Two-wheeled motor sport evolved in New Zealand in parallel with car racing – from beach races and grass-track racing at horse-racing venues, to purpose-built tracks. The first of these were dirt or cinder-covered speedway tracks. One of the earliest speedway meetings in New Zealand was a motorcycle race at English Park, Christchurch in 1928. Other speedway venues appeared in Wellington and Auckland in 1929. In 1954 New Zealander Ronnie Moore won the world motorcycle speedway title, and he repeated the feat in 1959.
Don’t scare the horses
An international pioneer of motorcycle speedway was a young New Zealander named Johnny Hoskins. In 1923 he was looking for a way to improve the finances of an agricultural society in New South Wales, Australia, and tried staging motorcycle racing around its trotting track. This proved wildly successful and soon spread throughout Australasia and elsewhere.
Modern speedway motorcycles have 500-cc methanol-fuelled engines and no brakes, rear suspension or gears. Perhaps the greatest motorcycle speedway rider of all time was Ivan Mauger of Christchurch, winner of six world championships between 1968 and 1979. His gold-plated bike is in the Canterbury Museum.
Motocross is a form of motorcycle racing held on enclosed off-road circuits. In 2012 Motueka driver Josh Coppins was New Zealand’s most successful professional motocross rider, after winning 12 international Grand Prix races.
One of the most remarkable figures in two-wheeled motor sport was Invercargill mechanic Burt Munro. In 1920 he bought a new US-made 600-cc Indian motorcycle and began modifying it in his home garage for greater speed. He made his own tools and parts to save costs. In 1938 he set his first New Zealand speed record, and later set seven more. In the mid-1960s Munro made several trips with the by-then highly modified ‘Munro Special’ to the Bonneville Salt Flats in Utah, United States. There he set three world records, one of which was still standing in 2012. Munro’s story was told in the 2005 feature film The world’s fastest Indian.
The Burt Munro Challenge, a motorcycling rally, has been held annually in Invercargill since 2006.
New Zealand’s first motorcycle Grand Prix was held in 1936 on rural gravel roads at Cust in Canterbury. In 1963 the event transferred to the sealed circuit at Ruapuna Park, southwest of Christchurch, where it has since been held annually, apart from commemorative returns to Cust in 1983 and 1993. From 1963 to 1965 New Zealander Hugh Anderson was the world champion Grand Prix rider in the 50-cc and 125-cc classes.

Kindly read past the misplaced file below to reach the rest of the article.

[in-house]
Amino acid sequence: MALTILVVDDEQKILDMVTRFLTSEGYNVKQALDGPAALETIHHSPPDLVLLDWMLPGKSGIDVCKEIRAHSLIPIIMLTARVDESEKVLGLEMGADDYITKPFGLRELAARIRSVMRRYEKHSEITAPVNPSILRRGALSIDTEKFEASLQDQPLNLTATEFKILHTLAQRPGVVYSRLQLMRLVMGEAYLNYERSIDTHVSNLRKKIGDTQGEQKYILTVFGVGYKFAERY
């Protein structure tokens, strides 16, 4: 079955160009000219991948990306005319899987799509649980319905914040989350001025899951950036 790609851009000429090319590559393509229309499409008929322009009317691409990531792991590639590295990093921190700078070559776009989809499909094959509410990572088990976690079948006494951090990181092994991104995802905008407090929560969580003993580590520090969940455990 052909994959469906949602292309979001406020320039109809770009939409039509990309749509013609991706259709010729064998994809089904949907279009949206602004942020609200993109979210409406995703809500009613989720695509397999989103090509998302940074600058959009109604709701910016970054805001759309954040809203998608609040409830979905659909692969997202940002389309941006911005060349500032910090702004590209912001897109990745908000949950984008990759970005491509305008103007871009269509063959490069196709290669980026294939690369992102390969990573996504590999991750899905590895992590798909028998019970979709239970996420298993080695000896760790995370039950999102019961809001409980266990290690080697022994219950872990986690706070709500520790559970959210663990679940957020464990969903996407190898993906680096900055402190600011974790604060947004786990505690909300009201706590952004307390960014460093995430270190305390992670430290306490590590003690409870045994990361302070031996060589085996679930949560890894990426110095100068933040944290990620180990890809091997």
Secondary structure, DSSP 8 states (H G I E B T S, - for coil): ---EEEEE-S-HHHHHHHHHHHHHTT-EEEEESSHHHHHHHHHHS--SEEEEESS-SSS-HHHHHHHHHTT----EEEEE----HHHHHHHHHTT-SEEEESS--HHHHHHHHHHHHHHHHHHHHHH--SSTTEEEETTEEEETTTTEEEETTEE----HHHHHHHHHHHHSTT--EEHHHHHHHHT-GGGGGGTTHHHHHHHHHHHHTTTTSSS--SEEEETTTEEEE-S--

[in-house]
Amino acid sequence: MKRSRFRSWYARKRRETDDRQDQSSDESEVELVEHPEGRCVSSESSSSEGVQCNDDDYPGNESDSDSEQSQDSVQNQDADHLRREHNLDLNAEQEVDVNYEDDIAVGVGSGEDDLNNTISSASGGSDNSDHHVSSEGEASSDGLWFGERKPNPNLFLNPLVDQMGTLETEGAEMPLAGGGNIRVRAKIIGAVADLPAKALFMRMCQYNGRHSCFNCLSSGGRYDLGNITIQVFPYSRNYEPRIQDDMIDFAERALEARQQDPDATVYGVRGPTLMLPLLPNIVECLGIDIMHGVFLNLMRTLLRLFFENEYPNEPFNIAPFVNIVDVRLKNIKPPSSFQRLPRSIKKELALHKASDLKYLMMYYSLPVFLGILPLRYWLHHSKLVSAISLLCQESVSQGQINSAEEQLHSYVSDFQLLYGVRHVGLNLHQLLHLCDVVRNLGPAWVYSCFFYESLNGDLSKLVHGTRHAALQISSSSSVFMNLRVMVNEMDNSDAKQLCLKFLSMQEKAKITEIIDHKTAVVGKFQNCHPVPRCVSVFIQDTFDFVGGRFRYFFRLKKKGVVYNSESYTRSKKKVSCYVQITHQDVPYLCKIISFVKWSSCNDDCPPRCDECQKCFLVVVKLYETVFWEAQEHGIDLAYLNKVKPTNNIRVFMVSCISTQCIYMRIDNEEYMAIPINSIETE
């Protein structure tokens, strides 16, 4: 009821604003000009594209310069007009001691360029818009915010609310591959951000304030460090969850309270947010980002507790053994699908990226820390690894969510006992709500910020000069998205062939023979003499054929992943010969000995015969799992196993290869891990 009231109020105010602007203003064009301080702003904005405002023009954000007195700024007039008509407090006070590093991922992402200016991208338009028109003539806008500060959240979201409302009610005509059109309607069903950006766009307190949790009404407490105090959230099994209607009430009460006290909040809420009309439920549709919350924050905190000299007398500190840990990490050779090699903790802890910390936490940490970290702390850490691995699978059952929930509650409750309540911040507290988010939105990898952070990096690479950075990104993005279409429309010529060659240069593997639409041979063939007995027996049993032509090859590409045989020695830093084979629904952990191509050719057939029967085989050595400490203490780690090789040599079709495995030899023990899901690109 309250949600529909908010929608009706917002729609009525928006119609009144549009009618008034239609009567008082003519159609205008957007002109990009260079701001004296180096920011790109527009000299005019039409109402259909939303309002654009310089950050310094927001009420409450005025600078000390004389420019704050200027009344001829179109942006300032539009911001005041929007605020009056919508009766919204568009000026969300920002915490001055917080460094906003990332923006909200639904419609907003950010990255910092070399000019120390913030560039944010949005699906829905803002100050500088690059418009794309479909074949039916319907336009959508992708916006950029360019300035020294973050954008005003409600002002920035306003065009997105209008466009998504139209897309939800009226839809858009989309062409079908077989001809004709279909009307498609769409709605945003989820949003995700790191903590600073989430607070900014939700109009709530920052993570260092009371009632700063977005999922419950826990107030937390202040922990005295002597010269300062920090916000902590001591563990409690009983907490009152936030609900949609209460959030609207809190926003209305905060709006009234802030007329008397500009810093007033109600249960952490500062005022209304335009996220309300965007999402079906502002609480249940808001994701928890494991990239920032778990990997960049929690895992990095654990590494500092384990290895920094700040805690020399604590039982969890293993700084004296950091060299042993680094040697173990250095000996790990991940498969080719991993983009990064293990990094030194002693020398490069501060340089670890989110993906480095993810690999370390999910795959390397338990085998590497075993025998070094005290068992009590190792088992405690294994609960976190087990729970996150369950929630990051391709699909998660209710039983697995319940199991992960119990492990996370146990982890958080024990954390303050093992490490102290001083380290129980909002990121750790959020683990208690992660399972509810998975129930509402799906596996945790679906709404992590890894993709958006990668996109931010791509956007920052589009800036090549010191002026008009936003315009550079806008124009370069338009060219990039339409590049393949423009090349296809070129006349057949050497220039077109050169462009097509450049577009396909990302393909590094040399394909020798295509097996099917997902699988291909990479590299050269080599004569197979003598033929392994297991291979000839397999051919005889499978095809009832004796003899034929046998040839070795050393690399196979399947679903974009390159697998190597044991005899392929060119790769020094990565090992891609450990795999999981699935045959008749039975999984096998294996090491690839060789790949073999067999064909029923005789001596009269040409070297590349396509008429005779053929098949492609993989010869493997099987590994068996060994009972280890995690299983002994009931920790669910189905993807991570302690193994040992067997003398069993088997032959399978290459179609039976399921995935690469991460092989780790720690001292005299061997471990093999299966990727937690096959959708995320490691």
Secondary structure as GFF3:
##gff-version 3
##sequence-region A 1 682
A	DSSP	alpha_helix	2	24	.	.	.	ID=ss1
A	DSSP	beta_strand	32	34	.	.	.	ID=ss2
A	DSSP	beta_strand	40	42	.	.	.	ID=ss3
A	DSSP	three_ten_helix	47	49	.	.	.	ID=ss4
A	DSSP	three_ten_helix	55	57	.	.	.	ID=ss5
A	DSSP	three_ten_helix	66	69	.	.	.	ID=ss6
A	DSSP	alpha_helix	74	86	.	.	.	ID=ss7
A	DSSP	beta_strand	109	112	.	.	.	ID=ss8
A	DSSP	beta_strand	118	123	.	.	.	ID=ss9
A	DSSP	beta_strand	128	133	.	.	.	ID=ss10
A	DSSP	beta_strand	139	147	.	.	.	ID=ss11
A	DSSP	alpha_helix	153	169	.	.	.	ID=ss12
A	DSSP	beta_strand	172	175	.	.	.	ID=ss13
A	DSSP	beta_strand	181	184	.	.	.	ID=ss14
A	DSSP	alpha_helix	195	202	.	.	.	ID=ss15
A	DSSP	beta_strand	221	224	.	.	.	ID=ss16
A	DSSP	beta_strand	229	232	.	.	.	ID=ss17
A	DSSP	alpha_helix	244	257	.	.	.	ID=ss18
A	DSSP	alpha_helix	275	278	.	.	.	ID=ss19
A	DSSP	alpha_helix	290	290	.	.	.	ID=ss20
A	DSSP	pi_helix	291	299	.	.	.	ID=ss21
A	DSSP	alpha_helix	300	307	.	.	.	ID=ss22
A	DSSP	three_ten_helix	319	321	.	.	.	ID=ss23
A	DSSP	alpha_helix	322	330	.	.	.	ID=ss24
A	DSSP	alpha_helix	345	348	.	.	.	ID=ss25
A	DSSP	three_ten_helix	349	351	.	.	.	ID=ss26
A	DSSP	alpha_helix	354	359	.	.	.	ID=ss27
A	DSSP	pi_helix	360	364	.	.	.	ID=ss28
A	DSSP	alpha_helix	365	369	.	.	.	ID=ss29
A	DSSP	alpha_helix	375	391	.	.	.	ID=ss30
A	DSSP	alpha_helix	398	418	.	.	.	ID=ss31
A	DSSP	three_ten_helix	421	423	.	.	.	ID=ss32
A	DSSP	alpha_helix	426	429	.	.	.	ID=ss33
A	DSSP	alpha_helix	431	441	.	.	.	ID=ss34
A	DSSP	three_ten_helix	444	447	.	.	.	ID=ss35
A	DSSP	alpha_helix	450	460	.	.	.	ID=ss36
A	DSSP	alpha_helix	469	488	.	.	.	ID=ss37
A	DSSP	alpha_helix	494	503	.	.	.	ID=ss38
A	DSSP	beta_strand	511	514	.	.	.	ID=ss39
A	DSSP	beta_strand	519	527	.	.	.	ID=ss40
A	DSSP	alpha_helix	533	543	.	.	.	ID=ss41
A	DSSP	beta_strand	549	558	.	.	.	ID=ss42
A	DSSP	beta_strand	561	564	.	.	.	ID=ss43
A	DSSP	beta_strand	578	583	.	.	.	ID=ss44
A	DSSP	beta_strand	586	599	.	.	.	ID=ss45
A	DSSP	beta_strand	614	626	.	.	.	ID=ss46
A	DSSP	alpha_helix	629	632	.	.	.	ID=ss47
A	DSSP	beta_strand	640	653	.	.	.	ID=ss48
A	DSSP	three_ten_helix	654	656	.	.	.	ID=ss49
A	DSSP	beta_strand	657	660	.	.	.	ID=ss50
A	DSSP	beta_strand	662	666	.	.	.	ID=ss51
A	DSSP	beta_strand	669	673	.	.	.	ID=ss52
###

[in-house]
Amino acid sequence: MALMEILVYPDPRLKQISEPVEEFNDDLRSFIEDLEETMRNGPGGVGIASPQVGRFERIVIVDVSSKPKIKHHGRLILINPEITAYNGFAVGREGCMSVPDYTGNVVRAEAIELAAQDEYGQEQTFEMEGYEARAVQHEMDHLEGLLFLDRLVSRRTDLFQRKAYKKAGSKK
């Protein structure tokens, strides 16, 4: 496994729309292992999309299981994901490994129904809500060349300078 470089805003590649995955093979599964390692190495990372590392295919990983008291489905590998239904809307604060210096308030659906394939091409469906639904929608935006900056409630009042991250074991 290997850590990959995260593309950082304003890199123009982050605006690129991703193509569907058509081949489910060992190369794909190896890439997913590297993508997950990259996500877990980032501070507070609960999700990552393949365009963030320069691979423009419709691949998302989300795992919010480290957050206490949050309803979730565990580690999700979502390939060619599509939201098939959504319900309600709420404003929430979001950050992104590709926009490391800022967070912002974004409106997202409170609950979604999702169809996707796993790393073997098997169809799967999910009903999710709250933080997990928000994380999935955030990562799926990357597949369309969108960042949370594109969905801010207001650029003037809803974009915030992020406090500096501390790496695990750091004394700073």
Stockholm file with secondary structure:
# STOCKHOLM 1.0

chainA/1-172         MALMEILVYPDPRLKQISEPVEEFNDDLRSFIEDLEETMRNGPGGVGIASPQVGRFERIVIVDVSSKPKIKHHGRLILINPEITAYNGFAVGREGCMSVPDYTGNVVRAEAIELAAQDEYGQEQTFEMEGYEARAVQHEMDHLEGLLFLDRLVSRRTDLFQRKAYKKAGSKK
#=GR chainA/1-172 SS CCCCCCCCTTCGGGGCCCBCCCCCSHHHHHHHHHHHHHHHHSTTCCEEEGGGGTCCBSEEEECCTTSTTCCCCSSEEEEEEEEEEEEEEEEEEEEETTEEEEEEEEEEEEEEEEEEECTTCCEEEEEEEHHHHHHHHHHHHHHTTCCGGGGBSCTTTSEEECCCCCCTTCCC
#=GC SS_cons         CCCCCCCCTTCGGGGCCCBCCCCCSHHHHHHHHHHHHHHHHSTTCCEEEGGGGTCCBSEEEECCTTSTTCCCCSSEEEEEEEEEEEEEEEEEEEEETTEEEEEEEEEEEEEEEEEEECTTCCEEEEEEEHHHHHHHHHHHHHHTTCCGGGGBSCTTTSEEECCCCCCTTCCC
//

City streets are converted annually into temporary motorcycle racetracks in several New Zealand centres. Since 1951 a street race has been held in central Whanganui every Boxing Day. Greymouth’s street race began in 1988 as part of its Oktoberfest, and by 2012 was the only surviving activity from that festival. One of the largest street races, attracting up to 15,000 people every February, is Paeroa’s Battle of the Streets.
New Zealand’s sinuous and scenic rural roads have encouraged rallying events since the 1920s and remain among the most popular forms of two-wheeled motor sport. The Brass Monkey Rally, New Zealand’s best-known motorcycle rally, has been held at Ōturehua in Central Otago over Queen’s Birthday Weekend since 1981. Its name refers to the district’s low winter temperatures, often below freezing.
Superbikes are modified production motorcycles. Christchurch inventor John Britten dominated world superbike racing in the early 1990s with his hand-built and self-designed Brittan V1000 bikes. Only 10 of these V-twin bikes were ever made, each with a striking pink-and-blue carbon-fibre body. A Britten was the first locally built machine to win the New Zealand motorcycle Grand Prix, in 1993. Reaching speeds of over 300 kilometres per hour, the V-1000 is widely considered the most technically advanced motorcycle ever built. The second model made is displayed at the Museum of New Zealand Te Papa Tongarewa.